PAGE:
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dir Atom Egoyan
scr Paul Harris Boardman, Scott Derrickson
prd Paul Harris Boardman, Elizabeth Fowler, Clark Peterson, Richard Saperstein, Christopher Woodrow
with Colin Firth, Reese Witherspoon, Alessandro Nivola, Dane DeHaan, James Hamrick, Kristopher Higgins, Seth Meriwether, Kevin Durand, Mireille Enos, Bruce Greenwood, Stephen Moyer, Amy Ryan
release Can 24.Jan.14, US 9.May.14,
13/Canada Weinstein 1h54
The unthinkable: Witherspoon and Nivola
|R E V I E W B Y R I C H C L I N E|
An omniscient approach to filmmaking makes this account of a series of true events somewhat exhausting. It's an expertly made film that brings out drama on all sides of the story, complete with terrific performances from the entire cast. But there are almost too many big emotional kicks.
It's 1993 in rural West Memphis, Arkansas, as three 8-year-old boys go missing. The whole community starts looking for them, eventually finding their bodies in a place nicknamed the Devil's Den. One is the son of pregnant waitress Pam (Witherspoon) and her frisky husband Brent (Nivola). Another is the son of the trashy John (Durand). And suspicion immediately settles on four oddball teens: elusive Chris (DeHaan), charismatic leader Damien (Hamrick), hapless Jason (Meriwether) and mentally simple Jessie (Higgins). Meanwhile, private eye Ron (Firth) is trying to get to the bottom of things.
Ron's main battle is against easily led people who are convinced this is connected to metal music and satanic rituals. Clearly, the rush to judgement is unfounded, merely targeting kids who don't fit the usual mould. And the judge (Greenwood) and police force stubbornly refuse to face facts. This is extremely distressing to watch, as is some startlingly awful imagery. And Egoyan inventively gives the film a mournful tone that's moody and atmospheric. It helps that it also has a strong ring of truth due to the level of detail.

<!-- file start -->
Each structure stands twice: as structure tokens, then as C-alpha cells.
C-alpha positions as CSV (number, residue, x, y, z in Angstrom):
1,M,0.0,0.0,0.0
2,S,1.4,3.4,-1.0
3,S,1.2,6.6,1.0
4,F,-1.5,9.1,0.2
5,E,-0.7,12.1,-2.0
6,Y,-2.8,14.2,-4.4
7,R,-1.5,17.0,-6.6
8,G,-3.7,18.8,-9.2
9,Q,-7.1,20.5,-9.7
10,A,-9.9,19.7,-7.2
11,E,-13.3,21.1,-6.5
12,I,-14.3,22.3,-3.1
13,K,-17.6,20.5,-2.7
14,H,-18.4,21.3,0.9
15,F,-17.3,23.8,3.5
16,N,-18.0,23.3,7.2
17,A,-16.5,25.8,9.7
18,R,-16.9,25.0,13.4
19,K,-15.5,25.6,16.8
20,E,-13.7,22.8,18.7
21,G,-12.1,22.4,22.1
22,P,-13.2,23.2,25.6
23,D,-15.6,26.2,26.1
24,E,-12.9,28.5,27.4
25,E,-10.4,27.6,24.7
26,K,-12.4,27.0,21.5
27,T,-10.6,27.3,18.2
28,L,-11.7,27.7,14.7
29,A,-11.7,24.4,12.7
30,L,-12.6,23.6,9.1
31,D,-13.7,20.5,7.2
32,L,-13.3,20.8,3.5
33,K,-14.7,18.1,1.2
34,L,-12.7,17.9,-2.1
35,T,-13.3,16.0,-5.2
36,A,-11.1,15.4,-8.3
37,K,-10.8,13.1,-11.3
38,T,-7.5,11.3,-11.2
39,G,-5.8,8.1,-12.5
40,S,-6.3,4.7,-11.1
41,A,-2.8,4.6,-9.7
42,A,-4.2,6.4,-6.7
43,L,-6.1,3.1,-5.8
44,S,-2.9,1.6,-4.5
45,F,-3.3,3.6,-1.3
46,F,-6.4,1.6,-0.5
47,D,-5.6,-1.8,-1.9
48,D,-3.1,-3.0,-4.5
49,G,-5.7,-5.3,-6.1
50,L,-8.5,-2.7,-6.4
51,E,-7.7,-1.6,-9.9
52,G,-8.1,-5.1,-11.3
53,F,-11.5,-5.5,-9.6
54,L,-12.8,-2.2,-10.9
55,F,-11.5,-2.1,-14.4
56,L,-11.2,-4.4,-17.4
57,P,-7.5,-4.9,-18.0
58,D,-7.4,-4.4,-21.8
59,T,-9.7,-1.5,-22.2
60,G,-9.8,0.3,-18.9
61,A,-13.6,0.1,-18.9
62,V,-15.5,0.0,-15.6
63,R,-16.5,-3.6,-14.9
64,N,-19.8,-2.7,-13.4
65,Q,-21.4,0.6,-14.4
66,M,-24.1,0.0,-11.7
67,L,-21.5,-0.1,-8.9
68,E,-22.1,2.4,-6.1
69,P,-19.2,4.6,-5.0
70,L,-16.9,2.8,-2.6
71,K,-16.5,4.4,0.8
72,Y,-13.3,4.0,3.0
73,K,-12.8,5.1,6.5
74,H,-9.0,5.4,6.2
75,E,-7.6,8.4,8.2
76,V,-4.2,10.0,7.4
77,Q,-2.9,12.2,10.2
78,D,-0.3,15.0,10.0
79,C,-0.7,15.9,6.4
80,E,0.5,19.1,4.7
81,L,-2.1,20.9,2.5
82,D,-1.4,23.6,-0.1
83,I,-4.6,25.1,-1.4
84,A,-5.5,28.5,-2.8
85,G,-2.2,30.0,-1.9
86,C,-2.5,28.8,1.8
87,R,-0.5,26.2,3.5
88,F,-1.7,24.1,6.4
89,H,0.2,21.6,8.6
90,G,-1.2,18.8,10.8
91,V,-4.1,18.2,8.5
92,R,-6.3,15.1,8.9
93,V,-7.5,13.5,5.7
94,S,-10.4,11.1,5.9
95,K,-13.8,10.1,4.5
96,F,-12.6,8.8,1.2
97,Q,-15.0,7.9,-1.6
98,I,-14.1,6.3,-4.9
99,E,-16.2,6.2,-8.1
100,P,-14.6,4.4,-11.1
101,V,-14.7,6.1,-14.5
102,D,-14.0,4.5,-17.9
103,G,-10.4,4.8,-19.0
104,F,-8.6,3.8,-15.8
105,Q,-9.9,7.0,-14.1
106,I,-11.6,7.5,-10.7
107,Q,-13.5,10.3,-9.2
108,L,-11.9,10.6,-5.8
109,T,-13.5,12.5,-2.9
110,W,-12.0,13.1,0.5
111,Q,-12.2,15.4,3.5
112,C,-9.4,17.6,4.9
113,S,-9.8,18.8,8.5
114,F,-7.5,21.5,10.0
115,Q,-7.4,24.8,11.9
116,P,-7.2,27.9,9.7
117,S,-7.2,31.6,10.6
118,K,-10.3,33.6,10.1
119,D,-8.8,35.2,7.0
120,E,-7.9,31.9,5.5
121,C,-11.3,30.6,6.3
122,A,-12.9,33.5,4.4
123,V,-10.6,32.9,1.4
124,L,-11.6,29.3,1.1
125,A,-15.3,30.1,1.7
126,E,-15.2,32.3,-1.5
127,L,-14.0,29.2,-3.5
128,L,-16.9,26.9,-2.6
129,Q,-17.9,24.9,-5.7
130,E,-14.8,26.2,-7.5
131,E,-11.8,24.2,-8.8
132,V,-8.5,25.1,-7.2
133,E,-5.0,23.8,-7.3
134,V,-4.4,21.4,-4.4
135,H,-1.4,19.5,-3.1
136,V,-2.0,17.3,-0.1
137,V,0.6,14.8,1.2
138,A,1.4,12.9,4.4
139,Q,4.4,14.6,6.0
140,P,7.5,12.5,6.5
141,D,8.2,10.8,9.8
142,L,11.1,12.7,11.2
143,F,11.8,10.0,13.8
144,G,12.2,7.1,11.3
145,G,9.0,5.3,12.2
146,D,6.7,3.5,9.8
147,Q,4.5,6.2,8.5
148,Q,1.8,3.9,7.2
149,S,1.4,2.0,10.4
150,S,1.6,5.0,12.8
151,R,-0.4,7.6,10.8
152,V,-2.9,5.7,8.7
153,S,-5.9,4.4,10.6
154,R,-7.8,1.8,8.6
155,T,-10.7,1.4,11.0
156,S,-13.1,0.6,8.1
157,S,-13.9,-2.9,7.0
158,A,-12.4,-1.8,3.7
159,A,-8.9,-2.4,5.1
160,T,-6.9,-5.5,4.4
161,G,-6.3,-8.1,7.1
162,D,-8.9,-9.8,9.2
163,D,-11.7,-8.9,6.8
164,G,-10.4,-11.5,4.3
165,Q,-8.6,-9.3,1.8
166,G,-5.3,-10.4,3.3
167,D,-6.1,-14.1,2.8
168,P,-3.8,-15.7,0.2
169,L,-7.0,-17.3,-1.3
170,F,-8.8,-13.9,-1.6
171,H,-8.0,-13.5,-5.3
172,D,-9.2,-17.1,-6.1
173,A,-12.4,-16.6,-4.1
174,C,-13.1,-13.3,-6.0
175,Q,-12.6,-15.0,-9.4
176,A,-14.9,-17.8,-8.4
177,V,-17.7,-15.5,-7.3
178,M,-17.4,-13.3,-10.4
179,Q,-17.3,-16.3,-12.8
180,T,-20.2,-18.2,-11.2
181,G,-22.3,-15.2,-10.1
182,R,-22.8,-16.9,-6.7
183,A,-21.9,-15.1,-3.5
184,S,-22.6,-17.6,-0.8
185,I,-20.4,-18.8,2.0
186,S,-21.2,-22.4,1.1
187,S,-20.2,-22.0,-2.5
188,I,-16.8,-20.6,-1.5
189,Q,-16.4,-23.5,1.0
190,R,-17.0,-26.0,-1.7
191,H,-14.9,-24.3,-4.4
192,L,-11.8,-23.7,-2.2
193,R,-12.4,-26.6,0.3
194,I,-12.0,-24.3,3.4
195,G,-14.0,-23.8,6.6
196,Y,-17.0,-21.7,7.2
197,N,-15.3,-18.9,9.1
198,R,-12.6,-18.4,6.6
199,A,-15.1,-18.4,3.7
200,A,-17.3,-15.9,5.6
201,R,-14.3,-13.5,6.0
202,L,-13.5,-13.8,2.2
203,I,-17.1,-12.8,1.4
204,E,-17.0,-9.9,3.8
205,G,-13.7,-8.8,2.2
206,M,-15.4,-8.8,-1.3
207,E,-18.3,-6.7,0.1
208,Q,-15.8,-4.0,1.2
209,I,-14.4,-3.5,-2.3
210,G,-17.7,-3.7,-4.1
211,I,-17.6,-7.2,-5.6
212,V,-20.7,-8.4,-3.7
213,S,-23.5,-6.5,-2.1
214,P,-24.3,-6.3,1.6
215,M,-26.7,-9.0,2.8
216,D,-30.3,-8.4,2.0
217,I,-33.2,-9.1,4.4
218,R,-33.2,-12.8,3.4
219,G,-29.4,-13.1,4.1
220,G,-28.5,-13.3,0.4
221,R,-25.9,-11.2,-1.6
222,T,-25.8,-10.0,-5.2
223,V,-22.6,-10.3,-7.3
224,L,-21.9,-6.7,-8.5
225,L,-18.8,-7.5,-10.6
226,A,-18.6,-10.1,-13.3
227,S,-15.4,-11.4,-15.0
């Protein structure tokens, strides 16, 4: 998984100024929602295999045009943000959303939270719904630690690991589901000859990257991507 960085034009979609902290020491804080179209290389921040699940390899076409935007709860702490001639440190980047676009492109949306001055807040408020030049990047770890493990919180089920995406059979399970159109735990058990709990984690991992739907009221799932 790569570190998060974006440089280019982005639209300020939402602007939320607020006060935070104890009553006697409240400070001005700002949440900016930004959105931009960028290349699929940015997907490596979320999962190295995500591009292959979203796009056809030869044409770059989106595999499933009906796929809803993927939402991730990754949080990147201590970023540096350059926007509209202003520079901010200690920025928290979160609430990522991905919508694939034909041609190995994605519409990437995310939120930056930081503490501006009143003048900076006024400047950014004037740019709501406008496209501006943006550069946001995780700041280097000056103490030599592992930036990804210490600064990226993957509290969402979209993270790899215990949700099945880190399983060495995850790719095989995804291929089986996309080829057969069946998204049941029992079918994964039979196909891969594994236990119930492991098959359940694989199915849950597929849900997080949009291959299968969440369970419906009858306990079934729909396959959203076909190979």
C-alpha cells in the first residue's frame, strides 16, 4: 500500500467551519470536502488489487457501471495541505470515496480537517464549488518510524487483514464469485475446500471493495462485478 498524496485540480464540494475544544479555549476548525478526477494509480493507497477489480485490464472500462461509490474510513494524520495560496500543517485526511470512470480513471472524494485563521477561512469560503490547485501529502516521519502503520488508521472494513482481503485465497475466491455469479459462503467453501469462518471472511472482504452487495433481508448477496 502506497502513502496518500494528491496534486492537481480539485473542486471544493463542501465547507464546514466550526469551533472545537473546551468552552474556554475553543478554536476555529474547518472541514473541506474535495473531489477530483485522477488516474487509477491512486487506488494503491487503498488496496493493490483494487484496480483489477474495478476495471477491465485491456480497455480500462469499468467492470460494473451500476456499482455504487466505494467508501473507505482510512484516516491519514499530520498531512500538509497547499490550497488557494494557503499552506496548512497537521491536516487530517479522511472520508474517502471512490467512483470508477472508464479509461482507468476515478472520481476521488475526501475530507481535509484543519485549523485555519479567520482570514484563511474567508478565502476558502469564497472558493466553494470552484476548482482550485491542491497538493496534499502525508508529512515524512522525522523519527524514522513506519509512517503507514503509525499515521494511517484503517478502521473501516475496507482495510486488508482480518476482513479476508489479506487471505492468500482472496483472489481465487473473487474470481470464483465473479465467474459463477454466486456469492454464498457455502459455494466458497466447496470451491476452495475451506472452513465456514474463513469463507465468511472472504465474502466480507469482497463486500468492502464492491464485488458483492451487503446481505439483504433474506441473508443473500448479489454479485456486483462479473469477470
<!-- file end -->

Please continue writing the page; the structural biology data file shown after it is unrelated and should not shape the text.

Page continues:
In addition, the wrenching performances beautifully reflect the horror of the situation, from helpless parents to perplexed observers to rebellious teens who are too smart for their own good. Witherspoon has the most complex role as a woman struggling against her instinct for instant revenge. While Firth is more measured and thoughtful as the only person who seems to care that these three teens have clearly been wrongfully imprisoned.
All of this is assembled with an almost documentary approach, offering multiple perspectives to fill in the bigger picture. This leads to shocking revelations and insinuations that reach a conclusion that isn't satisfying cinematically but feels eerily truthful (and is accompanied by extensive on-screen text). But the most disturbing thing about the film is the portrait it paints of a culture that hasn't moved on much since the Salem Witch Trials 300 years earlier.
|R E A D E R R E V I E W S|
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© 2014 by Rich Cline, Shadows on the Wall|
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